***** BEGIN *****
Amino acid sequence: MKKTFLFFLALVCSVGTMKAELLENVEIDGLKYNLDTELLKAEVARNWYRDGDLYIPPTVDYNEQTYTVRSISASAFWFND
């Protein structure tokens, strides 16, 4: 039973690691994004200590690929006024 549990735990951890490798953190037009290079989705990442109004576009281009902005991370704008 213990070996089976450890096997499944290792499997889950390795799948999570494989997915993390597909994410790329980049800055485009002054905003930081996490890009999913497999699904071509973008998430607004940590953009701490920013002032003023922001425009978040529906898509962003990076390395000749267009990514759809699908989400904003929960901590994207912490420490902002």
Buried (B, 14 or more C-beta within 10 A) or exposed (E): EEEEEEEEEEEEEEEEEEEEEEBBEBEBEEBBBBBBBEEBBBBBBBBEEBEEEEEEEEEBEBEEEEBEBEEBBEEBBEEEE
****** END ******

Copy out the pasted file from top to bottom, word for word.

Amino acid sequence: MKKTFLFFLALVCSVGTMKAELLENVEIDGLKYNLDTELLKAEVARNWYRDGDLYIPPTVDYNEQTYTVRSISASAFWFND
């Protein structure tokens, strides 16, 4: 039973690691994004200590690929006024 549990735990951890490798953190037009290079989705990442109004576009281009902005991370704008 213990070996089976450890096997499944290792499997889950390795799948999570494989997915993390597909994410790329980049800055485009002054905003930081996490890009999913497999699904071509973008998430607004940590953009701490920013002032003023922001425009978040529906898509962003990076390395000749267009990514759809699908989400904003929960901590994207912490420490902002």
Buried (B, 14 or more C-beta within 10 A) or exposed (E): EEEEEEEEEEEEEEEEEEEEEEBBEBEBEEBBBBBBBEEBBBBBBBBEEBEEEEEEEEEBEBEEEEBEBEEBBEEBBEEEE